The wrongs and oppressions to which Joseph was referencing when he wrote these words included not only his own sufferings—for having been in prison in horrible conditions for months in the winter, in a cold, unheated, subterranean prison cell—they included mobbings, lootings, burning of the homes of the members of the Church, destruction of household goods, slaughter of livestock, even rape and assault.  And then, the Saints literally were driven from their homes in the Missouri winter, that they might walk across hundreds of miles of prairie, seeking refuge in Illinois.  These wrongs and oppressions were the result, at least in part, of the official acts of the government of the State of Missouri.  And yet, three years later, Joseph wrote:  “We believe in … obeying, honoring, and sustaining the law.”
Surely you might ask, when Joseph wrote the 12th Articles of Faith, he did not mean we believe in sustaining the government that put him in Liberty Jail.  Surely he could not have meant that we sustain a government such as the one feared by my ward member, which would imprison its citizens simply because they resisted or disagreed with the official opinion of the rulers.
“Yes,” I believe he would say, “We must.”
The Doctrine and Covenants speaks of the United States Constitution as “established [by God]…by the hands of wise men…raised up unto this very purpose.”  (D&C 101:80)  J. Rueben Clark, formerly a counselor in the First Presidency of the Church, said:  “The Constitution of the United States is a great and treasured part of my religion, and the revelations of the Lord and the words of our inspired leaders compel it to be so.”  (Stand Fast By Our Constitution, 1978, Deseret Book, p. 7)
Now it is, I think, significant that this does not mean, notwithstanding the Lord’s assertions and not withstanding the fact that the Constitution may well be the right form of government for the United States at this time, it does not mean that it is the only true government.  In fact, the Book of Mormon’s King Mosiah told his people that if they could always have “just men to be your kings, who would establish the laws of God, and judge this people according to his commandments…then it would be expedient that ye should always have kings to rule over you.”  (Mosiah 29:13)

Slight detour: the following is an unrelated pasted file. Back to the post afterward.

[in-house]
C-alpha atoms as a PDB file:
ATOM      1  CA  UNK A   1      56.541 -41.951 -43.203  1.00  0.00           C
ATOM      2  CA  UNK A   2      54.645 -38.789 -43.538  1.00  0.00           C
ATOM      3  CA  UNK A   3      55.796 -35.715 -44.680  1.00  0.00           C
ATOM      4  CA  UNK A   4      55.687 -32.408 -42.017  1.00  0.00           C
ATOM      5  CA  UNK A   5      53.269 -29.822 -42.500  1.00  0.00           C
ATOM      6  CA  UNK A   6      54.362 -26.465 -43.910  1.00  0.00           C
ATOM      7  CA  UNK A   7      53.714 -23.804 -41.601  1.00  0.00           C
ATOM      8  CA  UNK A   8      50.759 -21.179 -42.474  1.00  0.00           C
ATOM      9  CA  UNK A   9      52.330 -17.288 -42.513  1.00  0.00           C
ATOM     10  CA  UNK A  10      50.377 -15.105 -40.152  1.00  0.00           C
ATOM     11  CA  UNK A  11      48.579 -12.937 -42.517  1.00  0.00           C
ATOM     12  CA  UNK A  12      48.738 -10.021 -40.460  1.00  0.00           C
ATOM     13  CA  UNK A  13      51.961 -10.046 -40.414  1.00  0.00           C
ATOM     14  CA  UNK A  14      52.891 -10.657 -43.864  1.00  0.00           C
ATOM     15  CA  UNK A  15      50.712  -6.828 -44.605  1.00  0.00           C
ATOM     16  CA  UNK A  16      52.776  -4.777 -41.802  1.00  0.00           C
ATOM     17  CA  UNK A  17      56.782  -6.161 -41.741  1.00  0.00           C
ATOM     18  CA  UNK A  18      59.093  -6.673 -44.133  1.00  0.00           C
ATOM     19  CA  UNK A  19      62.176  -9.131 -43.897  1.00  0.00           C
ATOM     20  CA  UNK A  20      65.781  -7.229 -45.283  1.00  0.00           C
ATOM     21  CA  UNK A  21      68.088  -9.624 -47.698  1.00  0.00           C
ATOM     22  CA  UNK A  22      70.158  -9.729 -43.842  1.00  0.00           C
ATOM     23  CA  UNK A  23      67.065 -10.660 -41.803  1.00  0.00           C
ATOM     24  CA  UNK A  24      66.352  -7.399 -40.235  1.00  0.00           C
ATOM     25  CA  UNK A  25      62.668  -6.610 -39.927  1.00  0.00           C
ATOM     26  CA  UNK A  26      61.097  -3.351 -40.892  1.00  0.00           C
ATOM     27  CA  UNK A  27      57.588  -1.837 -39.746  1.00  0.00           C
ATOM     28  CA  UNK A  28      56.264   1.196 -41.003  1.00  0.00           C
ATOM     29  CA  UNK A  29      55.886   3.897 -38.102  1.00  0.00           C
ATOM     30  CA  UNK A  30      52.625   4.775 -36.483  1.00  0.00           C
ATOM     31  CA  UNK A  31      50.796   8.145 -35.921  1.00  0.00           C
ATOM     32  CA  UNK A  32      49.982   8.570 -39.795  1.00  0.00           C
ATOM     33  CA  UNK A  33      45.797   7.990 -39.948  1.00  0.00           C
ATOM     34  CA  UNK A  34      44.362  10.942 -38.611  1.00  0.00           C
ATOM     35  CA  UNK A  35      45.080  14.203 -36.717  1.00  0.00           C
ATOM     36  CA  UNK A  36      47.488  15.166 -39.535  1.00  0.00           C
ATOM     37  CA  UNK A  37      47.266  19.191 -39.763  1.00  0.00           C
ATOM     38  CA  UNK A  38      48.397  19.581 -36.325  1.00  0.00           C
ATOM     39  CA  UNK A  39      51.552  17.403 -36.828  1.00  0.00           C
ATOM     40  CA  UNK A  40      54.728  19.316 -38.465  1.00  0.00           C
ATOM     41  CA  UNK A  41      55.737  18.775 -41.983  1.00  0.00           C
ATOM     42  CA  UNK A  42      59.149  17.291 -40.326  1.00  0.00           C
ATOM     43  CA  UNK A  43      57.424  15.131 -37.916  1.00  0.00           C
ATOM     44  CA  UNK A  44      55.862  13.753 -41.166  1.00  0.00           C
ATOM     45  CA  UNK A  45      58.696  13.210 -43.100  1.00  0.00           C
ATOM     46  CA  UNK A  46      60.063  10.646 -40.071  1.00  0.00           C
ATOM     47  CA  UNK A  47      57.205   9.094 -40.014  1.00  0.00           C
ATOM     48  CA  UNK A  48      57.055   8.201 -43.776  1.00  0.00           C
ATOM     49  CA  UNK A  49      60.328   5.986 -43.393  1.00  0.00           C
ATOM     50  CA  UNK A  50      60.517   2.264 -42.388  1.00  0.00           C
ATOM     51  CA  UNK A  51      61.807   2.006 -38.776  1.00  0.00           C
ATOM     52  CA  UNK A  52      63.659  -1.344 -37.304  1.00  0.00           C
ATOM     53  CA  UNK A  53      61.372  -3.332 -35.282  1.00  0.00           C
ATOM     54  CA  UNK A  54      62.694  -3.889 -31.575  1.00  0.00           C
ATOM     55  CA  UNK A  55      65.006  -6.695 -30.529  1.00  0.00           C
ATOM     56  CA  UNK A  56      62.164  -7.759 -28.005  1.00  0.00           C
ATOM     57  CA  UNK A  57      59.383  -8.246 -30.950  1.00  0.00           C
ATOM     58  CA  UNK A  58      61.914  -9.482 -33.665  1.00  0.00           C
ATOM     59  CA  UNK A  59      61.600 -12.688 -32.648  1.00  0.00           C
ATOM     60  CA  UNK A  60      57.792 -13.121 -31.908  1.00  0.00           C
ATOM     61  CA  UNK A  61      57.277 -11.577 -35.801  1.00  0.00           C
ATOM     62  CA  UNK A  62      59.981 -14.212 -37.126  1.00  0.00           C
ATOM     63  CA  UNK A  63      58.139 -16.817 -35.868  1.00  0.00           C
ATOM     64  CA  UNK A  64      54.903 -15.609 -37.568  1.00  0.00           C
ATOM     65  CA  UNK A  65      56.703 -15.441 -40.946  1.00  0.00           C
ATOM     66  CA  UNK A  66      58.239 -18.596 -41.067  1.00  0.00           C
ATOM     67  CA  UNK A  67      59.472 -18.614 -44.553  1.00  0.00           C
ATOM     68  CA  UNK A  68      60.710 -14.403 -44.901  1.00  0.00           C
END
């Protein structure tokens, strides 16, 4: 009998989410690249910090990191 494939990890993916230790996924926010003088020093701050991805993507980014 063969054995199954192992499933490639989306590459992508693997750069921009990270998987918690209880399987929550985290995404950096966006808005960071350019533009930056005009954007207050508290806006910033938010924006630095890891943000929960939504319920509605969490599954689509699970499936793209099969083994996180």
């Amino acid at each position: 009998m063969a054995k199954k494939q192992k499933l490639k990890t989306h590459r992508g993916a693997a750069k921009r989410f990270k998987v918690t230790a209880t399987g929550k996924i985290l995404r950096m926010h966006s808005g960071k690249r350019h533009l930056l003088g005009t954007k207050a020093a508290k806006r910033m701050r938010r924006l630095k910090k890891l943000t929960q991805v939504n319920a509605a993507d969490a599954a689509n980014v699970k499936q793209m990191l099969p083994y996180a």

Those of you who are Book of Mormon scholars will recall that, because such could not be the case, Mosiah then suggested that they establish an elected and representative system of government among the Nephites. 
Well, what does this tell us, then, about government, about law and about the form of government?  On August 17, 1835, before Joseph went to Liberty Jail, before the Articles of Faith were written, a general assembly of the fledgling new Church adopted a declaration of belief regarding governments and laws.  The occasion of the assembly was to consider the proposed publication and contents of the first edition of the Book of Commandments—we know it today as the Doctrine and Covenants.  This declaration of belief was adopted to be the concluding statement of the soon to be published volume.  We know it today as section 134.
The preamble, or the introductory section, to 134 reads:  “That our belief with regard to earthly governments and laws in general may not be misinterpreted nor misunderstood, we have thought proper to present at the close of this volume our opinion concerning the same.”  This declaration has been reprinted over and over, with the approval of the leadership of the Church, and has been adopted as scripture.